REGIONAL SECURITY AND COOPERATION ISSUES IN U.S. POLICY TOWARD POST-SOVIET CENTRAL ASIA
Aziz Makhmudov, Ph.D. (Political Science), Ritsumeikan Asia Pacific University, Graduate School of Asia Pacific Studies-Doctoral Program (GSAD) (Oita, Japan)
It stands to reason that at the early stage of independence the five republics in the Central Asian region—Kazakhstan, Kyrgyzstan, Tajikistan, Turkmenistan, and Uzbekistan—previously closely linked to the Soviet economic and political systems, faced a number of challenges, most of which were inherited from the Czarist-Soviet regimes. Coping with the challenges posed by the transition period required foreign support, and all the republics, except Turkmenistan, have been engaged in active cooperation with global powers such as the U.S.
Considering the main features of the Western powers’ involvement in the post-Soviet arena, we can agree with Gertrude Schroeder, who defined the first years since 1991 as a period of “mutual learning.” On the one hand, the leaders of the newly independent states have learned from their experience of establishing a market economy at the speed and with the specifics permitted by domestic reality. While on the other hand, international organizations and countries have obviously contributed enormously to this learning process and, through investment and bilateral assistance programs, also learned much about dealing with a previously unknown environment. Schroeder refers to this process as follows:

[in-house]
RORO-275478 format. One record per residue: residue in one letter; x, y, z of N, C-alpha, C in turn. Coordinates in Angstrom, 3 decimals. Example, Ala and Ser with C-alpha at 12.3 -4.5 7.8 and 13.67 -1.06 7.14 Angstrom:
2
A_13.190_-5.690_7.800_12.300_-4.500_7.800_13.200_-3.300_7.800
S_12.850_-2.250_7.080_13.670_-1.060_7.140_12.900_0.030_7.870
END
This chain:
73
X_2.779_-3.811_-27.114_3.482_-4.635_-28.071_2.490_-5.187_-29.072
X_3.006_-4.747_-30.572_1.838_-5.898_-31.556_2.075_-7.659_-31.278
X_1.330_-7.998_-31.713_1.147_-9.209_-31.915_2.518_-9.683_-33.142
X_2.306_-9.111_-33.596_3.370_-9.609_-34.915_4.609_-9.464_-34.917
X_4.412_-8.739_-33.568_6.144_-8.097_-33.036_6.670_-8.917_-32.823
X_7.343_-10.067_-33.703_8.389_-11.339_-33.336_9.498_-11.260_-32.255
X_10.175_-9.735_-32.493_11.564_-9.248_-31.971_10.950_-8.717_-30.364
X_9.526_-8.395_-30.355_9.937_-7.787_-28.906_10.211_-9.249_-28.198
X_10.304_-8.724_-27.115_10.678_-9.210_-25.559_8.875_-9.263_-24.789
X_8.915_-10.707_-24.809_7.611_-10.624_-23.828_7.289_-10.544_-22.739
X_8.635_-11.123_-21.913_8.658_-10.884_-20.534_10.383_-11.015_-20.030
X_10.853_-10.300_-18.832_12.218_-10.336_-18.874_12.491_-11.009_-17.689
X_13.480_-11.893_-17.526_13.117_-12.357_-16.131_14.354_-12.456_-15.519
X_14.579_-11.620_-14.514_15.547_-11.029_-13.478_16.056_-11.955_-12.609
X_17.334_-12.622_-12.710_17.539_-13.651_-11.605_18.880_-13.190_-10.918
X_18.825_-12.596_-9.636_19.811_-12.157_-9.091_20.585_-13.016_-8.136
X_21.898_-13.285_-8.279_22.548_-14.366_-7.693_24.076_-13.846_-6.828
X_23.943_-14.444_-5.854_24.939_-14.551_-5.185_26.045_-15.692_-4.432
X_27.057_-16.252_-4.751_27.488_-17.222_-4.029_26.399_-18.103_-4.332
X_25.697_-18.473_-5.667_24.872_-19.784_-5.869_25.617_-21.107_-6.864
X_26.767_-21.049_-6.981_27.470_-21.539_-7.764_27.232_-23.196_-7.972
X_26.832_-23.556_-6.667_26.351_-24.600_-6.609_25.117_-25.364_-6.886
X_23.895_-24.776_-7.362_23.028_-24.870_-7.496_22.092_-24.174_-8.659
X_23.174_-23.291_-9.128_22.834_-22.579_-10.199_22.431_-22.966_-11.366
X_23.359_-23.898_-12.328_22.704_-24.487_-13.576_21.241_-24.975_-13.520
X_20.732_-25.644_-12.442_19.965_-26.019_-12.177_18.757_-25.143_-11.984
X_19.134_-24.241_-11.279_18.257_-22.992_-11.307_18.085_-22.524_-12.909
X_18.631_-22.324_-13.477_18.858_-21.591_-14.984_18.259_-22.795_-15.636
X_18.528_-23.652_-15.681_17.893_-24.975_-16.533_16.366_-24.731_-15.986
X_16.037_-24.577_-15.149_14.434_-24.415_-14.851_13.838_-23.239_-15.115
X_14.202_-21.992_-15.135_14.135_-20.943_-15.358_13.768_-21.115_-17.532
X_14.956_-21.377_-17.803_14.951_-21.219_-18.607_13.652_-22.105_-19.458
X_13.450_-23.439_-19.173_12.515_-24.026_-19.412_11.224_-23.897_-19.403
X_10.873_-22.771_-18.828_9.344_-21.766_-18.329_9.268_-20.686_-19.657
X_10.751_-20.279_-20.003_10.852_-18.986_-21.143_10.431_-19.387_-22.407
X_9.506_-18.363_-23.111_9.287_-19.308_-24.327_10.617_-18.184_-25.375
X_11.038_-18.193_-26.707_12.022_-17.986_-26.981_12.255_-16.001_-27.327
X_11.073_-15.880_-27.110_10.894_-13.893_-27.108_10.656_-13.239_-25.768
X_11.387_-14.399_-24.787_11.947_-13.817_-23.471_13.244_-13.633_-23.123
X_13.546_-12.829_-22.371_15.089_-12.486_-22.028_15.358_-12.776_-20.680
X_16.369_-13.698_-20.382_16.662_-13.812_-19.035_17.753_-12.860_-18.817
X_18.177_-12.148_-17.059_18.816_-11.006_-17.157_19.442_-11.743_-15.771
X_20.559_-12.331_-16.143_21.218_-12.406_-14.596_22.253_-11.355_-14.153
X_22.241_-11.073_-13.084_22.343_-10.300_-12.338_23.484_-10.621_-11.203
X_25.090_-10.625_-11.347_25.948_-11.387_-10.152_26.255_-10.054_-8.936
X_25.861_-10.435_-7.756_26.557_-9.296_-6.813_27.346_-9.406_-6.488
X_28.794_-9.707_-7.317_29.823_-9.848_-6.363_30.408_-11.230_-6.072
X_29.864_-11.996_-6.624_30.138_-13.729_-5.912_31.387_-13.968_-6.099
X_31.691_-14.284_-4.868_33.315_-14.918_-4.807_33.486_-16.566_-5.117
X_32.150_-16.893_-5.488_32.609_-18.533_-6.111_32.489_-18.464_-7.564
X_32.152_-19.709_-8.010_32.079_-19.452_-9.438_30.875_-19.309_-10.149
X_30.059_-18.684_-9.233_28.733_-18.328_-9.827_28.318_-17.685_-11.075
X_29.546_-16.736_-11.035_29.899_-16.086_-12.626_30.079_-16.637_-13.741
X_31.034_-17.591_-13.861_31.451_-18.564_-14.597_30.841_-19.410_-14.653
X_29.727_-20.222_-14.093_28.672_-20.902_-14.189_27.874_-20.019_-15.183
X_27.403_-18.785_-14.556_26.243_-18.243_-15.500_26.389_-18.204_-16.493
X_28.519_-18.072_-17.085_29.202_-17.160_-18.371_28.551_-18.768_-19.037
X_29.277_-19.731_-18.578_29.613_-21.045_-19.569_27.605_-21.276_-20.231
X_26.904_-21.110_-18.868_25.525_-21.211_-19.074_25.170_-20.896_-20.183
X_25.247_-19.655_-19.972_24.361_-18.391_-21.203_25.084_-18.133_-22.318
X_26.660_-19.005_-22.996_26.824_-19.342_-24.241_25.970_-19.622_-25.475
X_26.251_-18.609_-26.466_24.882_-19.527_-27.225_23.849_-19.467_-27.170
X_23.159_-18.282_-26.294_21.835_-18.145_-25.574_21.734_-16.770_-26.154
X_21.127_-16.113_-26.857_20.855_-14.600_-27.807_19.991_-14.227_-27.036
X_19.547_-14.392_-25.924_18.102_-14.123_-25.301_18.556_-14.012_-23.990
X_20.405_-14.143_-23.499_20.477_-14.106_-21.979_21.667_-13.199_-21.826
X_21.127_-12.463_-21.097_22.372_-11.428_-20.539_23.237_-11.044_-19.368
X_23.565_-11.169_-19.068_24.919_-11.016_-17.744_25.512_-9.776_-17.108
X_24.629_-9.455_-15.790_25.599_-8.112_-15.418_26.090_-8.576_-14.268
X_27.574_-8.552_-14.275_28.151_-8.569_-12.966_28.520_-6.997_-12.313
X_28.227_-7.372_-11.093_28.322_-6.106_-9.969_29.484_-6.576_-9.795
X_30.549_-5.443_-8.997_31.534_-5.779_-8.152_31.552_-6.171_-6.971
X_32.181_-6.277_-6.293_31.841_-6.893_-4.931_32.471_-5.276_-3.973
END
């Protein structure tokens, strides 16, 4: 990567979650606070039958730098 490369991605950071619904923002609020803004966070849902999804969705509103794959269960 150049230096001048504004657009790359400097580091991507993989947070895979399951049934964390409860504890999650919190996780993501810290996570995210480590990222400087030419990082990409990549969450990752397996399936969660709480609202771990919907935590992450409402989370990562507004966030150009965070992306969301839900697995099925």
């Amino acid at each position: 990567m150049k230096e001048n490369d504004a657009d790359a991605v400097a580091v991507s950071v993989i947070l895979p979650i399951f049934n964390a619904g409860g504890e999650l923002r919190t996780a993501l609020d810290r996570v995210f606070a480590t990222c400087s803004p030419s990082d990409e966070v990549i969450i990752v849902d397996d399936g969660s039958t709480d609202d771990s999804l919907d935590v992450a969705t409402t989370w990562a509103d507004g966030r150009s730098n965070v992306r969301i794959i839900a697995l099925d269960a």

“They [international organizations and countries] now have much more in-depth knowledge about physical and behavioral legacies from the old Soviet order, legacies that differ significantly among the post-Soviet states. They have learned that changing the habits and mind-sets of employees in the numerous government bureaucracies with which they must deal is a slow, painful, and frustrating business. They have learned that the specifics of reform policies and programs are usually highly controversial among domestic participants, even though consensus may exist on the desired goals and long-run outcomes. They now perceive that general ‘textbook’ solutions or those based directly on ‘another country’s’ experience may require modification to take into account the peculiarities of the communist legacy in each state. Finally, they have learned, hopefully, to avoid some of the inevitable mistakes of the initial years of involvement. For instance, the perceived failure of donors, especially of technical aid, to involve the recipient country’s experts in all phases of project development has been a frequent complaint, especially from local intellectuals.”
We will note the quite distinctive nature of American policy in Central Asia. In December 1991, Secretary of State James Baker announced that the U.S. “will work with those republics and any common entity which commit to responsible security policies, democratic political practices, and free market economies.” Baker specified that some republics (Russia, Ukraine, Kazakhstan, Armenia, and Kyrgyzstan) seemed more prepared to take this course. Kazakhstan, like Russia and………….